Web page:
I cannot tell you with what deep regret we left Laleham, where we had been so peaceful and so happy, and left my mother, aunt, and sisters for the first time in my life, except during my school and college absences. It was quite “ feror exul in altum,” &c., but then we both looked upon Rugby as on our Italy, and entered it, I think, with hope and with thankfulness. . . . But the things which I have had to settle, and the people whom I have had to see on business, have been almost endless ; to me, unused as I was to business, it seemed quite a chaos ; but, thank God, being in high health and spirits, and gaining daily more knowledge of the state of affairs, I get on tolerably well. Next week, however, will be the grand experiment ; and I look to it naturally with great anxiety. I trust, I feel how great and solemn a duty I have to fulfil

, and that I shall be enabled to fulfil it by that help which can alone give the “spirit of power and love, and of a sound mind;" the three great requisites, I imagine, in a schoolmaster.

You need not fear my reforming furiously; there, I think, I can assure you ; but, of my success in introducing a religious principle into education, I must be doubtful; it is my most earnest wish, and I pray God that it may be my constant labour and prayer; but to do this would be to succeed beyond all my hopes; it would be a happiness so great, that, I think, the world could yield me nothing comparable to it. Tą do it, however imperfectly, would far more than repay twenty years of labour and anxiety.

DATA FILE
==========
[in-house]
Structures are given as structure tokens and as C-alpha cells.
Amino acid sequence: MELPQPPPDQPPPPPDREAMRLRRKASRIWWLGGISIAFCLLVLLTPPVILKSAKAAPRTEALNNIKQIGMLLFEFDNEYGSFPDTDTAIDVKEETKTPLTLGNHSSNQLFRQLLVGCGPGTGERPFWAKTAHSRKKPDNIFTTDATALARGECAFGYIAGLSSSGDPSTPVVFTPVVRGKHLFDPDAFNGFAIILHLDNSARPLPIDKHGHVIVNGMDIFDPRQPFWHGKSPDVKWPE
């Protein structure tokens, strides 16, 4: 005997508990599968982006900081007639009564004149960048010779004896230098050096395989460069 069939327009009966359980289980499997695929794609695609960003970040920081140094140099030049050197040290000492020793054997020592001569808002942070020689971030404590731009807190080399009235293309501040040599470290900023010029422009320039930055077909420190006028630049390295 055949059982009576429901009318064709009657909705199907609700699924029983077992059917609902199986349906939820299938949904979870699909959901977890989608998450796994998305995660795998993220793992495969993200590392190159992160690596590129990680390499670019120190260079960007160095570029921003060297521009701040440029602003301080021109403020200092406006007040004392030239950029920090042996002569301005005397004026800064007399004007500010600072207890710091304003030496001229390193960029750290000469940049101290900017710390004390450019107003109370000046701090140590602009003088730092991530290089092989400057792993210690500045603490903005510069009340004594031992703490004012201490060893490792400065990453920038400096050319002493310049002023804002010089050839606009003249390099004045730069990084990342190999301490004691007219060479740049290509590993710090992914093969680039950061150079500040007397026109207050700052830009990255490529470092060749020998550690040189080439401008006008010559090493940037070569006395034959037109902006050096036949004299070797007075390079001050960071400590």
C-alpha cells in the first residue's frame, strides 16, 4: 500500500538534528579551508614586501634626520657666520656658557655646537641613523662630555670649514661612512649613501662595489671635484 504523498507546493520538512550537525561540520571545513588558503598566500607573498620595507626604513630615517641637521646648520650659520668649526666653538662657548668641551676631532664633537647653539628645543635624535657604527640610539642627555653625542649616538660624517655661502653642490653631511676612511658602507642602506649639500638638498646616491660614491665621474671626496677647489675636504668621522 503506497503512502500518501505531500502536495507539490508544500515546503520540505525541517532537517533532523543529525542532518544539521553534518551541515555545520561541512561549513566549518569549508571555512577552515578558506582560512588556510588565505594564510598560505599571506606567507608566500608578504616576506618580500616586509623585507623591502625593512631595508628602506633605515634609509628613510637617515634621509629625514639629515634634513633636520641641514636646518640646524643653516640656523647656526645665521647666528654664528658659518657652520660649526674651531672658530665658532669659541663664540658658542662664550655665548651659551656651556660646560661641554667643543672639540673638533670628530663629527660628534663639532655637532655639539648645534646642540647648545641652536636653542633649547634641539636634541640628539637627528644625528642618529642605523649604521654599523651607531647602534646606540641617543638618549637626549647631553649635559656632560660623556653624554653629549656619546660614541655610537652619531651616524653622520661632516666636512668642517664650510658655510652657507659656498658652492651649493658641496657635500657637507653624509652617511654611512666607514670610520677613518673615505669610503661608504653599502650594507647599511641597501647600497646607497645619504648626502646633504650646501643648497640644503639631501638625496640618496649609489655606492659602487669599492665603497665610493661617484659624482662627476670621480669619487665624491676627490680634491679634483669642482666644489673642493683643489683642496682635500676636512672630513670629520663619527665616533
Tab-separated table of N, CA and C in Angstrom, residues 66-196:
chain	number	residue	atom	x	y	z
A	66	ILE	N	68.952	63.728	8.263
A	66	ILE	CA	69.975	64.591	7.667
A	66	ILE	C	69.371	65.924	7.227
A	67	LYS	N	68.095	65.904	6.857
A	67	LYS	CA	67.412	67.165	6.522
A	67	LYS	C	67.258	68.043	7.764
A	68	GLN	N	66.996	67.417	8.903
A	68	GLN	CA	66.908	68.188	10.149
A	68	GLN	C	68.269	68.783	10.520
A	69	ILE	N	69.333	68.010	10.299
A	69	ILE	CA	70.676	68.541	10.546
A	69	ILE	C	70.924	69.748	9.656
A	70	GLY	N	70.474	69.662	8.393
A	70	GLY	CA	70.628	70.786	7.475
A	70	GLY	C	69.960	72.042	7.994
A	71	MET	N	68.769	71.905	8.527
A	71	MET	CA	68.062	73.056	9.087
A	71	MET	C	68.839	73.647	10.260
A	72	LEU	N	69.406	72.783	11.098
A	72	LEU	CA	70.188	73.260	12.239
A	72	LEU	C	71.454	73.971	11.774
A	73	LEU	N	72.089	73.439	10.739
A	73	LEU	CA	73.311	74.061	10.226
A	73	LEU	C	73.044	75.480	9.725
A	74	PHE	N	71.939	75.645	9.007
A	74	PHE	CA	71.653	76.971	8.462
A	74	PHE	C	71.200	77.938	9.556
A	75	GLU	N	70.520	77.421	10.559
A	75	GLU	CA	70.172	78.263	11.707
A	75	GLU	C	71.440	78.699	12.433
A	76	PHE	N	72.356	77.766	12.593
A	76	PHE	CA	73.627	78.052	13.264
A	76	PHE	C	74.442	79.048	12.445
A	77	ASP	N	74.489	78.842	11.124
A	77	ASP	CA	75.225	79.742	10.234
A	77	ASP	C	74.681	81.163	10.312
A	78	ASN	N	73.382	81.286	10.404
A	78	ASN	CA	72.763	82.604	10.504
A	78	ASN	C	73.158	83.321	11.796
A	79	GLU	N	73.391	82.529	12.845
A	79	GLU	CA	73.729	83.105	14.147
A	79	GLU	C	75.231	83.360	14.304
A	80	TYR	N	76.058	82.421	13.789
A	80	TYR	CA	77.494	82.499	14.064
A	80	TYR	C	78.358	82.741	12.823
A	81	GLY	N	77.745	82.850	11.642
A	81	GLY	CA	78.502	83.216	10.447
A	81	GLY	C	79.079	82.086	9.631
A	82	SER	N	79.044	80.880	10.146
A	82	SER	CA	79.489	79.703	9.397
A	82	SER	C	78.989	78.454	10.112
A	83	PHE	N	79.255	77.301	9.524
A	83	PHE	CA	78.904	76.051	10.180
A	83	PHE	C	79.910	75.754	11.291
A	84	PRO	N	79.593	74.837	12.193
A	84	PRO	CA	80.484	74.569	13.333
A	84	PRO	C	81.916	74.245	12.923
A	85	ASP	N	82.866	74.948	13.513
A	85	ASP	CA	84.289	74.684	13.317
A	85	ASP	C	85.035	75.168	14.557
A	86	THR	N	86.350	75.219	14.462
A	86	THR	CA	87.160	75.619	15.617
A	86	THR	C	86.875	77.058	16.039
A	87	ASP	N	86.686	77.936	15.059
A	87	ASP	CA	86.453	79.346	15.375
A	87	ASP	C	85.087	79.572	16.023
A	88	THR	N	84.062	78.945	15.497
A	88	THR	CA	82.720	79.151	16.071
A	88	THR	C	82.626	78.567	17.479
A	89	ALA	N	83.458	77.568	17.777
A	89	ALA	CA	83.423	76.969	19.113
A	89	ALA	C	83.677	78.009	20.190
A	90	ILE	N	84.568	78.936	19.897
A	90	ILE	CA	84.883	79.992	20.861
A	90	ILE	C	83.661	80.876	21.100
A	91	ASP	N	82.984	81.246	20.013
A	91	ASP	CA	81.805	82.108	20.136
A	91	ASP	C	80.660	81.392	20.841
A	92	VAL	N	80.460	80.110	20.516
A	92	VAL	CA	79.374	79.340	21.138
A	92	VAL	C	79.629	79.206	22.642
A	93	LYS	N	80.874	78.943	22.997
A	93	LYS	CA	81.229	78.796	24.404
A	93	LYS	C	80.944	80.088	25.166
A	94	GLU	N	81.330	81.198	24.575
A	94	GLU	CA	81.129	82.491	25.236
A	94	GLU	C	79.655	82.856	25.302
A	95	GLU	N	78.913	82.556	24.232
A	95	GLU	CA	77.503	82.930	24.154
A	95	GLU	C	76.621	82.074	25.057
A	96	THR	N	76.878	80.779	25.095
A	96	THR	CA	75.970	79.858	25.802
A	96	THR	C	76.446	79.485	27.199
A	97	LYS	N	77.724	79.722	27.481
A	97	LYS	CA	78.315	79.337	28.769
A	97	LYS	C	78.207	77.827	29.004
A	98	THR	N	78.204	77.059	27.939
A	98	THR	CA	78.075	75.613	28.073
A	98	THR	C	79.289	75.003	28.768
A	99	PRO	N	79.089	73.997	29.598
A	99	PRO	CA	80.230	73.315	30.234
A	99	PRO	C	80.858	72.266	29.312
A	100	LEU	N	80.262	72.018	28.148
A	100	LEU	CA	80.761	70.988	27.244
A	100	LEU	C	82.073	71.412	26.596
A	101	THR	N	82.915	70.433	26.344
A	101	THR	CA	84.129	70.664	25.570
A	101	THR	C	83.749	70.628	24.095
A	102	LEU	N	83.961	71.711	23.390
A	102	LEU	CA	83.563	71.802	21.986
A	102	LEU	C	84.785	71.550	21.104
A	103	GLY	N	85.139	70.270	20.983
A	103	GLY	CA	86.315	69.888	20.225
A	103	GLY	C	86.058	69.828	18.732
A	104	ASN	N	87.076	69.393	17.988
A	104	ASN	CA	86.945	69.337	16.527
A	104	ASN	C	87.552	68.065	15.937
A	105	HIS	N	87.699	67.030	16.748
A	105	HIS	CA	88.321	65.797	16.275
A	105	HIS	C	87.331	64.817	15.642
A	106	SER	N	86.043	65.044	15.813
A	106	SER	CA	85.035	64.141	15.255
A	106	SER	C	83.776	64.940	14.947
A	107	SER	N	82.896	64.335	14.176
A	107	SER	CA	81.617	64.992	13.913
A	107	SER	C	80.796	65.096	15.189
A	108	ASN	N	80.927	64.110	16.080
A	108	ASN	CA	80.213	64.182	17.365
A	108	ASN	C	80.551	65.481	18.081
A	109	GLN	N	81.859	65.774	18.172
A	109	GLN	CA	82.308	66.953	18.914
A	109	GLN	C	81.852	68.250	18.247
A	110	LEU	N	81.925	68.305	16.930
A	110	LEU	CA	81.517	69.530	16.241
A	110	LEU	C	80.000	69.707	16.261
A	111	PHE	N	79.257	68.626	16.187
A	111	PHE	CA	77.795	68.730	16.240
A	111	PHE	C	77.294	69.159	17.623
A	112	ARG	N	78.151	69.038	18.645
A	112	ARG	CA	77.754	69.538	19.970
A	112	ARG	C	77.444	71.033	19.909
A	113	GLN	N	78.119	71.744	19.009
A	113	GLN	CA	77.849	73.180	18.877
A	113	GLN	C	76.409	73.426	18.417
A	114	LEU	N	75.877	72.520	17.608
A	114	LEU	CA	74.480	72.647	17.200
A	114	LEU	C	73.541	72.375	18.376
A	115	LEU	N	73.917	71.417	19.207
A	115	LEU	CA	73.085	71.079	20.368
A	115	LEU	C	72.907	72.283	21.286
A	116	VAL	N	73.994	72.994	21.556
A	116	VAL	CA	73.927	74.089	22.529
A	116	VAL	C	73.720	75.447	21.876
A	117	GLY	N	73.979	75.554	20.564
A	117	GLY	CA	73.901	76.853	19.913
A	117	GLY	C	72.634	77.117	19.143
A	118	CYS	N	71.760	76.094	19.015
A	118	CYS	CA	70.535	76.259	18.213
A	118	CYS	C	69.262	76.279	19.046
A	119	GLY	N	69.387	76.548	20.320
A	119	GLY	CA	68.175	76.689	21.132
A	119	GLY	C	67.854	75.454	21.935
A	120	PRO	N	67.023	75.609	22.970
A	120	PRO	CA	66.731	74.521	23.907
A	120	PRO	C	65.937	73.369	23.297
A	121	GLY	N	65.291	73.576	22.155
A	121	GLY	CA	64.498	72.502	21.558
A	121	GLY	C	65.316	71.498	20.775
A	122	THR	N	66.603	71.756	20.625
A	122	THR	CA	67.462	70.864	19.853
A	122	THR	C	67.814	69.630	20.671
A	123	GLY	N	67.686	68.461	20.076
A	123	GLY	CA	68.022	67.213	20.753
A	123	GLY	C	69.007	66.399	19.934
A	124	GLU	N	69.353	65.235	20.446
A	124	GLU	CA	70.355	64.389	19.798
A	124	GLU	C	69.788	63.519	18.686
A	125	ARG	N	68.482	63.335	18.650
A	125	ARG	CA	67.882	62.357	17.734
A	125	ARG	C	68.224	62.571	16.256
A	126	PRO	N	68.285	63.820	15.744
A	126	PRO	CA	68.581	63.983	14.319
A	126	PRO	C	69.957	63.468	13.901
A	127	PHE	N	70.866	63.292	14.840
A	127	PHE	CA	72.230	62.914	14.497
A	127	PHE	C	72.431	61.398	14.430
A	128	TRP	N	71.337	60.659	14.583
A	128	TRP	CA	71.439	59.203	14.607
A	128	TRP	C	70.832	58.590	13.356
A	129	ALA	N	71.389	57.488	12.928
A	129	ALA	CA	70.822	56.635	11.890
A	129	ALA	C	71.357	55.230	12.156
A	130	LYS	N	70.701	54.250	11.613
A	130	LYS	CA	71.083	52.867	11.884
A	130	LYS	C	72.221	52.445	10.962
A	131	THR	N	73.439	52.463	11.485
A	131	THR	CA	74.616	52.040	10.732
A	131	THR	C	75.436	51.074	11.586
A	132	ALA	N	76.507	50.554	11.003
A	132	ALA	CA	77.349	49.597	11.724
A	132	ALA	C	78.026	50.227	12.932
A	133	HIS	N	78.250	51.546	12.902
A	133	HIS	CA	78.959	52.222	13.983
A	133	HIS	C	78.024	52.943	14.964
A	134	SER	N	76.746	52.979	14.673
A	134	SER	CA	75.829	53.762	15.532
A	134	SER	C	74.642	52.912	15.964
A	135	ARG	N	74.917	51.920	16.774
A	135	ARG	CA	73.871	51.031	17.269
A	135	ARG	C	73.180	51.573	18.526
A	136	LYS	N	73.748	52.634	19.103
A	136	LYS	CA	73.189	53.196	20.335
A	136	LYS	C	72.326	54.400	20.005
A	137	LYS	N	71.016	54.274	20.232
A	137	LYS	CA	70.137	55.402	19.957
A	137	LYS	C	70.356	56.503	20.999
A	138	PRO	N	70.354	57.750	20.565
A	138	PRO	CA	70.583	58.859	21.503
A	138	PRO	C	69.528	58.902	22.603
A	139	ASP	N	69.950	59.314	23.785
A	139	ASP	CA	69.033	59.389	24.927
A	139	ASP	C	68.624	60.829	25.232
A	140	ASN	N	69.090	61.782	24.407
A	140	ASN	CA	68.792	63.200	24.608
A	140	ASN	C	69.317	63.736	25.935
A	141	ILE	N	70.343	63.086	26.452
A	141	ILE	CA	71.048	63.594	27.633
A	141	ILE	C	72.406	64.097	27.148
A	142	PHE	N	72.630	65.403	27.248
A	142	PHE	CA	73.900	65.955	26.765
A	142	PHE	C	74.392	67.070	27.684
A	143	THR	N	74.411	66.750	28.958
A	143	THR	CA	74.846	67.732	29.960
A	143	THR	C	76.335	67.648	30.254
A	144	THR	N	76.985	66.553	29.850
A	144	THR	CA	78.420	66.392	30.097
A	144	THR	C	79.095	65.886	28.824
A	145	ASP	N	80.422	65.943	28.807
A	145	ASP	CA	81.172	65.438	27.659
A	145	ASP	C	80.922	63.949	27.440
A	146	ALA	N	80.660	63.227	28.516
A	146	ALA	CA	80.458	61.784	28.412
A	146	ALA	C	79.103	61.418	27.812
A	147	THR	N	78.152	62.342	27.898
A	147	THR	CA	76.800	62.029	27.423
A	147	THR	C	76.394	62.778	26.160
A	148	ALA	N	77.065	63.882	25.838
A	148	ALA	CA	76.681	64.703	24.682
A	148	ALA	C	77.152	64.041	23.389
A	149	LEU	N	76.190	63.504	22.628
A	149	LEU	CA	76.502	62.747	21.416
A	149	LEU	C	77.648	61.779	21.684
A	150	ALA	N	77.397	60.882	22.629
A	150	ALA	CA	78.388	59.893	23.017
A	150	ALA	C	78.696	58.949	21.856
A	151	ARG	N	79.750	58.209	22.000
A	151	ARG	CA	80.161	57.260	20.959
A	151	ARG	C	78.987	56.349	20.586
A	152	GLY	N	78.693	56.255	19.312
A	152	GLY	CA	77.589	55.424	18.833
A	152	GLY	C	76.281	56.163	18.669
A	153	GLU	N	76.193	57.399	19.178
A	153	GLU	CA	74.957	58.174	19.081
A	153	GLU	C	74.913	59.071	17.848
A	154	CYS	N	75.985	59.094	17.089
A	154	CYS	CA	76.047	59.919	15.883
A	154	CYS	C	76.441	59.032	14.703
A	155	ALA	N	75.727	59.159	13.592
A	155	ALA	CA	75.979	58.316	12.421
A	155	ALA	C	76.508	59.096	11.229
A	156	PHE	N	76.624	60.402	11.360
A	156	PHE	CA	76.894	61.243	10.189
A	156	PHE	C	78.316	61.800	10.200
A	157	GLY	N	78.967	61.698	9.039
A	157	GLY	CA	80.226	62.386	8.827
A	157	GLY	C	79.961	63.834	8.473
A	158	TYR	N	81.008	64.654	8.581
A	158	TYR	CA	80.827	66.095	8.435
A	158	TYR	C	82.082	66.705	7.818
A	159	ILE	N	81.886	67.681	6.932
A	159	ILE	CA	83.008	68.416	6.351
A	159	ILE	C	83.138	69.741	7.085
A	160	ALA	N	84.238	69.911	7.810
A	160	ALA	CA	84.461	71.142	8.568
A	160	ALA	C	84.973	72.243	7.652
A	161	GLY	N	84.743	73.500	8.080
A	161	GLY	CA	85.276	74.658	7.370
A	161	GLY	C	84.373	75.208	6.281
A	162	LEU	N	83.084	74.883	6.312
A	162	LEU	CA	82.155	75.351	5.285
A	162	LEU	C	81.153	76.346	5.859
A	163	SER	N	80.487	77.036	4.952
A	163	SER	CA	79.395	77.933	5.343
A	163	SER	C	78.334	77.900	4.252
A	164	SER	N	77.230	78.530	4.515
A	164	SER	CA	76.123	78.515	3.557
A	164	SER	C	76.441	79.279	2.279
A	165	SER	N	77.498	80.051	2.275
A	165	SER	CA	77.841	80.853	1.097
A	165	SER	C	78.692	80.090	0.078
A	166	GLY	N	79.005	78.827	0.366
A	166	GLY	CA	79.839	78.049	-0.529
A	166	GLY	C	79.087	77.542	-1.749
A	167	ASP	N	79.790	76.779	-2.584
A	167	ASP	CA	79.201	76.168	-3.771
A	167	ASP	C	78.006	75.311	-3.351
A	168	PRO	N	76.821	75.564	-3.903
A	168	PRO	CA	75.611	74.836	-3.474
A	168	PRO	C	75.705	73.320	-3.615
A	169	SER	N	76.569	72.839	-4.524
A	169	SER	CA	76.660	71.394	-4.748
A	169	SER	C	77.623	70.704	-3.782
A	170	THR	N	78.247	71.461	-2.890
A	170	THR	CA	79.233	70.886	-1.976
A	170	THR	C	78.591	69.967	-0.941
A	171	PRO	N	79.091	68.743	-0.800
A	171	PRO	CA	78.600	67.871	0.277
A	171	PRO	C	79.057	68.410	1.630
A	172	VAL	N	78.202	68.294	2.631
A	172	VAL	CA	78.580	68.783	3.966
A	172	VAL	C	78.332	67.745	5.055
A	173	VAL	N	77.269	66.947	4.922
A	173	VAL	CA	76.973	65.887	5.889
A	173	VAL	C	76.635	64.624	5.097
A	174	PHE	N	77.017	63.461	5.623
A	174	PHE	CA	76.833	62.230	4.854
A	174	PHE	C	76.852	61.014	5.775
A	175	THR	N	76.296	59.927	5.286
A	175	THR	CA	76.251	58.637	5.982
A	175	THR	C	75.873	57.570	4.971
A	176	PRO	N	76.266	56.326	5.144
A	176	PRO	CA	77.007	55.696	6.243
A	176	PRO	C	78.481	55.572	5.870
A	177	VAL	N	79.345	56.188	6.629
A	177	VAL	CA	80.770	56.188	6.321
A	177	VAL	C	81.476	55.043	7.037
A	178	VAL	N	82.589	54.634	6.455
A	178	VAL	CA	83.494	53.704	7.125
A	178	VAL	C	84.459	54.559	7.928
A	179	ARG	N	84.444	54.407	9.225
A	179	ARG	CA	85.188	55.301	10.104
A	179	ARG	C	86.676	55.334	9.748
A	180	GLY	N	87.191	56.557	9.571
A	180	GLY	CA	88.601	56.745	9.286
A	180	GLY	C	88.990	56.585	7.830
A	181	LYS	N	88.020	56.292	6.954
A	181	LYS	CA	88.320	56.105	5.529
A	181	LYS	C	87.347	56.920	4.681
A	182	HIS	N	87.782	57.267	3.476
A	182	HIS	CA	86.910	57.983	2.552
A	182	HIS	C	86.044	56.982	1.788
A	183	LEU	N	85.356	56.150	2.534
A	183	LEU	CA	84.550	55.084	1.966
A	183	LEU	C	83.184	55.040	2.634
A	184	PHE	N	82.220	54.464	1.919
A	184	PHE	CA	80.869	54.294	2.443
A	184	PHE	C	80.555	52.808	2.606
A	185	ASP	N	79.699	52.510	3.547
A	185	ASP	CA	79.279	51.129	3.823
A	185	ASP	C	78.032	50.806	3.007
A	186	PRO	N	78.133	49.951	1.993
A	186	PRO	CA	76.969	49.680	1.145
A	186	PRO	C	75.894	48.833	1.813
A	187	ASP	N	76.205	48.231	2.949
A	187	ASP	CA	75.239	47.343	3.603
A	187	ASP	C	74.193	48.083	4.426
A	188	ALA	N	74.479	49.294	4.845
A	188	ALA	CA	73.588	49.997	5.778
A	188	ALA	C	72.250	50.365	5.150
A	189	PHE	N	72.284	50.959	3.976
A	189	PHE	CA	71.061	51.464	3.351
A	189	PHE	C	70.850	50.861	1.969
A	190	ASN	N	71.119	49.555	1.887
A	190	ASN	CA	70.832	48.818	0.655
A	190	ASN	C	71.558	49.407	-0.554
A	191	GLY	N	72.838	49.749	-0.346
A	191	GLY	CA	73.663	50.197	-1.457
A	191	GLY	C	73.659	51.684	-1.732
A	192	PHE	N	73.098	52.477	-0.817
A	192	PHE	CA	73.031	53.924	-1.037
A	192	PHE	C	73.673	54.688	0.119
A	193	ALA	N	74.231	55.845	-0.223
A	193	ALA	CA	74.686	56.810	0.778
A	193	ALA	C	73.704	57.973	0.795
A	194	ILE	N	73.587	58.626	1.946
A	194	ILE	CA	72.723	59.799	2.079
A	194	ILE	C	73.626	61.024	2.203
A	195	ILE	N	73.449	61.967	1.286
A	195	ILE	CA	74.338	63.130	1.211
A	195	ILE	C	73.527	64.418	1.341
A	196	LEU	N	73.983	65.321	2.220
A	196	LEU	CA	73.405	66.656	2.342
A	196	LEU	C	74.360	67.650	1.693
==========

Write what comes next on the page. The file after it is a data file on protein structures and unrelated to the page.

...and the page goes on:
Saturday, August 30th. I have been receiving, this morning, a constant succession of visitors, and now, before I go out to return -- August 31st. I was again interrupted, and now, I think, that I had better at once finish my letter. I have entered twenty-nine new boys, and have got four more to enter ; and I have to-day commenced my business by calling over names and going into chapel, where I was glad to see that the boys behaved very well. I cannot tell you how odd it seems to me, recalling, at once my school-days more vividly than I could have thought possible.



Rugby, September 28, 1828. It is, indeed, a long time since I wrote to you, and there has been much of intense interest in the period which has elapsed since I did write. But it has been quite an engrossing occupation; and Thucydides and every thing else has gone to sleep while I have been attending to it. Now it is becoming more familiar to me, but still the actual employment of time is very great, and the matters for thought which it affords are almost endless. Still I get my daily exercise and bathing very happily, so that I have been, and am, perfectly well, and equal in strength and spirits to the work. . . For myself, I like it hitherto beyond my expectation, but, of course, a month is a very short time to judge from. (After speaking of the details of the school, and expressing his generally favourable impression of it.] I am trying to establish something of a friendly intercourse with the Sixth Form, by asking them, in succession, in parties of four, to dinner with us, and I have them each separately up into my room to look over their exercises.